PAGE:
Some, like Akida Pulat, daughter of disappeared folklore researcher Rahila Dawut, and Jewher Ilham, daughter of Ilham Tohti, handed down a life sentence for separatism, have thrown themselves into activism.
Akida’s day job in the States before her mother was arrested, became untenable combined with the all-consuming task of trying to locate and free her mother. Now she works for the advocacy group, Campaign for Uighurs.
The faces of trauma are many... sleeplessness, recurring nightmares, fear, guilt, blame; the list goes on. Some people find themselves going into overdrive with anxiety, panic attacks and racing thoughts. Others at the opposite extreme become passive. They feel helpless, unmotivated, numb and disconnected
UK, PhD student Memet (not his real name for fear of implicating his parents) has also become a reluctant activist. “My suffering is real,” he tells The New Arab, “so is that of my many other Uighur friends and acquaintances who are fortunate enough to live outside of China. Yet we are suffering so much from the horrendous situation, living with 'survivor's guilt', the agony of separation from our families, communication cut off and a daily struggle with mental health.
“This is the only way I can feel a little less guilty while living in freedom,” he said.
Others, such as Tornisa and Gulmira feel paralysed by their feelings. For the sake of their children, they try to persevere and pretend life is normal. But their health is deteriorating, they have sleepless nights and have sunk into a deep depression.
After a four year silence, Tornisa heard last month that her brother had died two years ago, whether in a camp or not, she doesn’t know. The news came circuitously via friends of friends of acquaintances in the form of a throwaway remark. "He was my dearest friend and brother,” she sobbed. “And I didn’t even know he had gone.”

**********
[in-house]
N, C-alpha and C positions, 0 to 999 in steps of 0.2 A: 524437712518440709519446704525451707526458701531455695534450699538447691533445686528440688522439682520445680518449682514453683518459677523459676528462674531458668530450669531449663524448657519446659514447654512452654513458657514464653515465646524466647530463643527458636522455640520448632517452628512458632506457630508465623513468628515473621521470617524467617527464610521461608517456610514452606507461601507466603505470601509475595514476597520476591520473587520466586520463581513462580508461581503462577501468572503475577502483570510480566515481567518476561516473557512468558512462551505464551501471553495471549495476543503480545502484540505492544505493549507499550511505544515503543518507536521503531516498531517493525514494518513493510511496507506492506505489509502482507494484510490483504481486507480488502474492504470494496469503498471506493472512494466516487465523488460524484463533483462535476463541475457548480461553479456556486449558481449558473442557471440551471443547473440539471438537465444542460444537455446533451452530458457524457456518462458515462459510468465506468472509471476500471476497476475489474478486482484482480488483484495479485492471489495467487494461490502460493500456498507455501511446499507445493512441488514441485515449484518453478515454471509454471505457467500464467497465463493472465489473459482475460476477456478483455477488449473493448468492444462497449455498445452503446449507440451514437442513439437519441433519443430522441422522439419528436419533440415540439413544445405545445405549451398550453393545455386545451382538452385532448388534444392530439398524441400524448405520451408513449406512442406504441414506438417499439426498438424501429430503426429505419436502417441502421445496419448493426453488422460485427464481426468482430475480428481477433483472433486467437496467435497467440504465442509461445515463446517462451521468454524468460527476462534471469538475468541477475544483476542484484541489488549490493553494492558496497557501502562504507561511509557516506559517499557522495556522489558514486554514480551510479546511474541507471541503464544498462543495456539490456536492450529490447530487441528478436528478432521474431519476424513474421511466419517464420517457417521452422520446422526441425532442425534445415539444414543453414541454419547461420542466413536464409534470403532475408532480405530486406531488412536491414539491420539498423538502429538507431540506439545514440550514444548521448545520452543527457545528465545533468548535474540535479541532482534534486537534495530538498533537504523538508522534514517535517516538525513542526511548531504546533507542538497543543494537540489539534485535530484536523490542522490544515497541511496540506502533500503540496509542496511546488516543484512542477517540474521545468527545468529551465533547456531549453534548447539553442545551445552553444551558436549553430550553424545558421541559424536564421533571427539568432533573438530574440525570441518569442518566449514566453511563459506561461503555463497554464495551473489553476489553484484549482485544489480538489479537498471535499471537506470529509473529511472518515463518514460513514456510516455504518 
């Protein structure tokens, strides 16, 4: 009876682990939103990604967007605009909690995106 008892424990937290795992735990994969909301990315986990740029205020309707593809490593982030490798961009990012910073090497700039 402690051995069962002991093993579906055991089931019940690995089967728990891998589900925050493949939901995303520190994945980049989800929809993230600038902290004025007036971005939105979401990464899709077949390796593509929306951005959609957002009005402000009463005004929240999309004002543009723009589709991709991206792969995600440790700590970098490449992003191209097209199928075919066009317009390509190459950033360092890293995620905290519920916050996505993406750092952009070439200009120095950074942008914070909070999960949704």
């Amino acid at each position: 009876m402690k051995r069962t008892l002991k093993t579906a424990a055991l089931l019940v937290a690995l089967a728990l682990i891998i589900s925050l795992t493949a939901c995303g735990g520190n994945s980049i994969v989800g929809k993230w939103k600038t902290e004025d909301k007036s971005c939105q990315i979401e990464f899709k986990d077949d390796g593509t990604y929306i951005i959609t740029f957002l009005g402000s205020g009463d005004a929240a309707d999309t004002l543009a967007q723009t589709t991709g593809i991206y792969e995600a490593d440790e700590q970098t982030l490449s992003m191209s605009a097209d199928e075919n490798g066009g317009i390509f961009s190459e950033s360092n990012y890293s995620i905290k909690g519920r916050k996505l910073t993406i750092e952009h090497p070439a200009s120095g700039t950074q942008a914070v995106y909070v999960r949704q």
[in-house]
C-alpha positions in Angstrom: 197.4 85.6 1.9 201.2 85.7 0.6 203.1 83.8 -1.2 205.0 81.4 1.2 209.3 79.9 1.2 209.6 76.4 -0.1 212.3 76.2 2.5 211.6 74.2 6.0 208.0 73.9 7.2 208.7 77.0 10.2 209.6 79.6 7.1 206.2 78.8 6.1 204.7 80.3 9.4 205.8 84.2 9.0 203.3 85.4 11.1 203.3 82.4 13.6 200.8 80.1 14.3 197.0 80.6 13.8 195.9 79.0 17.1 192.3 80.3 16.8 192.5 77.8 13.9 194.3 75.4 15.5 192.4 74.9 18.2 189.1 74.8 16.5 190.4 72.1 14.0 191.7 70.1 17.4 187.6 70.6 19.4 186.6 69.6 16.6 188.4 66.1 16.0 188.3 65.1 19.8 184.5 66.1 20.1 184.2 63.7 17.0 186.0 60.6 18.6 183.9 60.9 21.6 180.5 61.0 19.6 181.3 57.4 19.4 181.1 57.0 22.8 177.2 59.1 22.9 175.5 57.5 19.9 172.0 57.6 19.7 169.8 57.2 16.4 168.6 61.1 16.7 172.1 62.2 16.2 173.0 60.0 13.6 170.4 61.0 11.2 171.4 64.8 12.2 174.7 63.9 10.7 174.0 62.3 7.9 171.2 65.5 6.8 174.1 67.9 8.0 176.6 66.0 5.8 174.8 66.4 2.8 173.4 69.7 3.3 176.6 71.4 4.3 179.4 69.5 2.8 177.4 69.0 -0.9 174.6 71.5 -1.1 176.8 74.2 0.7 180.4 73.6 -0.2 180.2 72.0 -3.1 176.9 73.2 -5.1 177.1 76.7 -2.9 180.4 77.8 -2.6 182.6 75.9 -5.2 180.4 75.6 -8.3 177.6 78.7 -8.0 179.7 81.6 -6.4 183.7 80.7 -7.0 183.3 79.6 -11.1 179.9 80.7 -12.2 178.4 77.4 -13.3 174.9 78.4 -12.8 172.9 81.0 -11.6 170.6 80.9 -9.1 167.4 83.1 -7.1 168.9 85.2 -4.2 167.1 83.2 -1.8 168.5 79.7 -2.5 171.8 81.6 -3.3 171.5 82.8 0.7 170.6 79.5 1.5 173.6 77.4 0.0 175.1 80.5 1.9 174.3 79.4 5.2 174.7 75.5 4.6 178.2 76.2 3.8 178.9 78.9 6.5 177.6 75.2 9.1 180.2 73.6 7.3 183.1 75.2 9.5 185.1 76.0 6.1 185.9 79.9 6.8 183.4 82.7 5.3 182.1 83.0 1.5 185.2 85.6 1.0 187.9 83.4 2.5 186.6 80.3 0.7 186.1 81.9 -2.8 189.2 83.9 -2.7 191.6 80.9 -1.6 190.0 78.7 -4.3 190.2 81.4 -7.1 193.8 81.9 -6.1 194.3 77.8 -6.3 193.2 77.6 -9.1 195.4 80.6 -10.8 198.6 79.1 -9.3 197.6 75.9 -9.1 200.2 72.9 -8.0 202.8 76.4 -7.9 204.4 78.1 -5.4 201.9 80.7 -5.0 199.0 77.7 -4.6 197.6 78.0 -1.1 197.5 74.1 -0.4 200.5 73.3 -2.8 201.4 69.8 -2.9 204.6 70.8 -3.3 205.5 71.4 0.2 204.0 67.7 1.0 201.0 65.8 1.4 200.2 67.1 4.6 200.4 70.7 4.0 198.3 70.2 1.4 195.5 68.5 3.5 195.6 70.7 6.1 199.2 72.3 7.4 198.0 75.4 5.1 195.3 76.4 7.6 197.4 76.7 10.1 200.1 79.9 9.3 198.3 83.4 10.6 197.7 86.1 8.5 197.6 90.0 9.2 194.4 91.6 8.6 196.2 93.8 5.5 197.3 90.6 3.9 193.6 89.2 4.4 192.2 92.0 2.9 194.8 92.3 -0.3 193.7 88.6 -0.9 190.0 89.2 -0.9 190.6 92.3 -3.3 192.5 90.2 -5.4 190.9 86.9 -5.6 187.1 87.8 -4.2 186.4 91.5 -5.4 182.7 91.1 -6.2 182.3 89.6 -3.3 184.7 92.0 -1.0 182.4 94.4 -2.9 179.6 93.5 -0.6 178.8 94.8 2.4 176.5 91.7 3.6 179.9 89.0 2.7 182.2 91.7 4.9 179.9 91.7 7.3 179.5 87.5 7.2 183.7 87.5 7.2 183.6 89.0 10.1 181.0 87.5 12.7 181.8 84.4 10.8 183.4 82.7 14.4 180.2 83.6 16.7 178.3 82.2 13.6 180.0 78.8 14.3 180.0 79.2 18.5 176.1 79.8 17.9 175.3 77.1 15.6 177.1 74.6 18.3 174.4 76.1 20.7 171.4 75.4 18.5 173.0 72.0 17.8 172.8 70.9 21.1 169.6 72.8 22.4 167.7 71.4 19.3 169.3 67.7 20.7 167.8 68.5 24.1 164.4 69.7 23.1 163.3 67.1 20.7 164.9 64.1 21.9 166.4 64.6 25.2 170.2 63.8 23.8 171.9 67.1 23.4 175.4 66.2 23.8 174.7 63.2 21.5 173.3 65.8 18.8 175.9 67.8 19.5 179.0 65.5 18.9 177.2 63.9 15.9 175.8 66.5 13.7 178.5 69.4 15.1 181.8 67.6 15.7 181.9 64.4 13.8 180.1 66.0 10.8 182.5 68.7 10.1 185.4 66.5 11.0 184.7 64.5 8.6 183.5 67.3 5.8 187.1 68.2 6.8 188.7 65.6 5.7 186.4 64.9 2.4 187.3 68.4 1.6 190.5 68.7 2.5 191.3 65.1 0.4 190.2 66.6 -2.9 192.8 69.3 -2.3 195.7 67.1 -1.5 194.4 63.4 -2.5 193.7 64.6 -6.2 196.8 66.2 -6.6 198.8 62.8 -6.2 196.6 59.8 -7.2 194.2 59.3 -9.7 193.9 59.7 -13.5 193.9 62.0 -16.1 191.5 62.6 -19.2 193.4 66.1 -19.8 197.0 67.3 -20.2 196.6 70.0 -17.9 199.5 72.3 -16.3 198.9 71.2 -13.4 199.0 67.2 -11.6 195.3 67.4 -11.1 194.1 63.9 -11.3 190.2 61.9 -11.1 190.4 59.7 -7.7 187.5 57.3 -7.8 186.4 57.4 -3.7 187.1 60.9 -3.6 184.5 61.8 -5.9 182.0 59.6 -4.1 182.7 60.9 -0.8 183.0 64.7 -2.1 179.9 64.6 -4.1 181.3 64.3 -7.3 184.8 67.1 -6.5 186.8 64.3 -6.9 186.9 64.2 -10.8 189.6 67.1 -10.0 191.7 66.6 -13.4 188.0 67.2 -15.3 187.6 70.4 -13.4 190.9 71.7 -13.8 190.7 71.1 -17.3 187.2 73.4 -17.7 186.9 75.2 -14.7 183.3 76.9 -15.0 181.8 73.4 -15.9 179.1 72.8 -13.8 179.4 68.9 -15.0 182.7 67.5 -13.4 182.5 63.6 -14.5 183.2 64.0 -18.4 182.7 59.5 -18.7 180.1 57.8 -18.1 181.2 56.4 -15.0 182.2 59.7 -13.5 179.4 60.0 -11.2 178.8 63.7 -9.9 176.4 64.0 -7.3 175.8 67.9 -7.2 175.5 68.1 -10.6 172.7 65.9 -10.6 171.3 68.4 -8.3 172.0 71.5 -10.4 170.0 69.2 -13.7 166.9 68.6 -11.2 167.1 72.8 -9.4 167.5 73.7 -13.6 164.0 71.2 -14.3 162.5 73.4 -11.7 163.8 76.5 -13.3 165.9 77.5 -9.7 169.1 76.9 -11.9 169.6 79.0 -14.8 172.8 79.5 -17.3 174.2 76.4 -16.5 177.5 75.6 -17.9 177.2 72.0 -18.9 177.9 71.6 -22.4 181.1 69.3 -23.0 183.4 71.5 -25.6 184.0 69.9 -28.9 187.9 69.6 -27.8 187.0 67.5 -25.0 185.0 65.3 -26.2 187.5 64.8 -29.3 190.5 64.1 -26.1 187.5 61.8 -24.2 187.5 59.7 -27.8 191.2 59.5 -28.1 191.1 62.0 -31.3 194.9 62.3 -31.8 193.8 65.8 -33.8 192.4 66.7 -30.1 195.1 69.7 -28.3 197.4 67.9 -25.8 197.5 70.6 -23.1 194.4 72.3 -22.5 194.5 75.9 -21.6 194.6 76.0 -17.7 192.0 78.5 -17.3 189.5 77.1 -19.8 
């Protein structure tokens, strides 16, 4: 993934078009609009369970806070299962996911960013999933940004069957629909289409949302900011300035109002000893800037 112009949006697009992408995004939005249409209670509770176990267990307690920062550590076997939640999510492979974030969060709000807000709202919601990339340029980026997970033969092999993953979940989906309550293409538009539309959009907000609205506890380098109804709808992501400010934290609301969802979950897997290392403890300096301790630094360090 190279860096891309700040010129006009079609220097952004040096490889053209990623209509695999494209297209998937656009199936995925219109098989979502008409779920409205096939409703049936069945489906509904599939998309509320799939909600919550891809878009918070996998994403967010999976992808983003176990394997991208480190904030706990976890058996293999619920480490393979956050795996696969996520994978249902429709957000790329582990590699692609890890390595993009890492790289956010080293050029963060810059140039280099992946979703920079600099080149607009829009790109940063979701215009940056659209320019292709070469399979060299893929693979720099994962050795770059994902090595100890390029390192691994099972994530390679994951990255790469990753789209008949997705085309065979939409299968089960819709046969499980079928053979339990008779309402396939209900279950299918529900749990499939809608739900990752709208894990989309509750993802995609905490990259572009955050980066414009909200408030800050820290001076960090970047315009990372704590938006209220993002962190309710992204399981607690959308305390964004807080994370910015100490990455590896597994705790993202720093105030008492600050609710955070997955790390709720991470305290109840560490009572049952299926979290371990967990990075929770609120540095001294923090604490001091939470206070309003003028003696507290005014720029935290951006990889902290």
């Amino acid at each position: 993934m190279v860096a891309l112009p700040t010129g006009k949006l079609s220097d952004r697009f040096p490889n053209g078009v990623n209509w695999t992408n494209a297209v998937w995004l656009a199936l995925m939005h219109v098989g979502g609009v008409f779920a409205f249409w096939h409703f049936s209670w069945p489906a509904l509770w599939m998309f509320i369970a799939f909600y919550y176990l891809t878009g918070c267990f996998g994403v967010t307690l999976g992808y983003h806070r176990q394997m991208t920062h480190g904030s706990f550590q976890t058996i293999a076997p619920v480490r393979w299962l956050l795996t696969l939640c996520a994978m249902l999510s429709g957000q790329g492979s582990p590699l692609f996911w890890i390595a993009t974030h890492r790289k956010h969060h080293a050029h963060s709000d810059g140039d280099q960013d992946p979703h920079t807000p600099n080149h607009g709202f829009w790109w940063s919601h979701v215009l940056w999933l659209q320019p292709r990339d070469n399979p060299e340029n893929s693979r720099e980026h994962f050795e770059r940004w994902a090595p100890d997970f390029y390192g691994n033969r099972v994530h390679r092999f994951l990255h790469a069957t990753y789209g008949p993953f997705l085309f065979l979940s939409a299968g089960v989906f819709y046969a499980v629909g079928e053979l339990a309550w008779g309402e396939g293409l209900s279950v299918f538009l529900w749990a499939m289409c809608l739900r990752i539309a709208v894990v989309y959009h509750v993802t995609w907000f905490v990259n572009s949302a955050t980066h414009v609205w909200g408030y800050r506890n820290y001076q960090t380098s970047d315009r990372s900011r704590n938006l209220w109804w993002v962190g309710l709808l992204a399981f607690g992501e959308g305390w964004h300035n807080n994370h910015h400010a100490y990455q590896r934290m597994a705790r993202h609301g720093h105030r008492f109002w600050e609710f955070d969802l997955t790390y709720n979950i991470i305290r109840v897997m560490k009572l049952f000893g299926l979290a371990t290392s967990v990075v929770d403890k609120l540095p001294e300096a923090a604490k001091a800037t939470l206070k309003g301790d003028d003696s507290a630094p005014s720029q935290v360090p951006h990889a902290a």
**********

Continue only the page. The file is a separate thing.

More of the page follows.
Some are too afraid to speak out for fear their relatives in Xinjiang might suffer. Some like Halmurat Harri, the Finnish Uighur famous for his #MeTooUighur campaign shied away from politics until his parents were interned. “I had never had the ambition to become an activist, defender of human rights, I have been taught to keep a distance from politics, so I would have a safe and peaceful life,” he said in an interview with the Swedish PEN organisation last year. Now he has thrown himself, heart and soul, into telling the world what is happening to his people.
Those who have made a new country their home bring up third culture kids whose loyalty is divided and whose apparent indifference to a land they have never lived in can deeply wound a parent desperate to return.
"I argue with my daughter all the time... She tells everyone she is Turkish... She tells me that no one has heard of the Uighurs. She doesn't want to be sad all the time like me"
"I argue with my daughter all the time," said Reyhan, whose daughter was born in the UK and wants to move on. "She tells everyone she is Turkish," she said. "She tells me that no one has heard of the Uighurs. She doesn't want to be sad all the time like me."
Dr Adrian Zenz, whose research has been pivotal in bringing the plight of the Uighurs to world attention, instigated the recent seminar on survivor's guilt. Flagging up the severe mental health challenges faced by Uighur people who are being confronted daily with agonising news from their homeland he described the wide-ranging but powerful symptoms experienced by members of the diaspora, who often feel they are going crazy under an unbearable weight of grief.
The faces of trauma are many, he said. Sleeplessness, recurring nightmares, fear, guilt, blame; the list goes on. Some people find themselves going into overdrive with anxiety, panic attacks and racing thoughts. Others at the opposite extreme become passive. They feel helpless, unmotivated, numb and disconnected, he said.
Addressing the unusual nature of the Uighur crisis which makes the trauma experienced by the diaspora particularly unique, China director at Human Rights Watch, Sophie Richardson speaking at a World Uighur Congress meeting recently to discuss the "unprecedented Uighur crisis", described the terrorism-narrative fuelled" campaign and the long term, strategic and calculated planning of the camps dating back to 2014, was shocking. "The fact that Beijing was already designing apps back then for police specifically to track Turkic Muslims, is of the utmost concern," she said.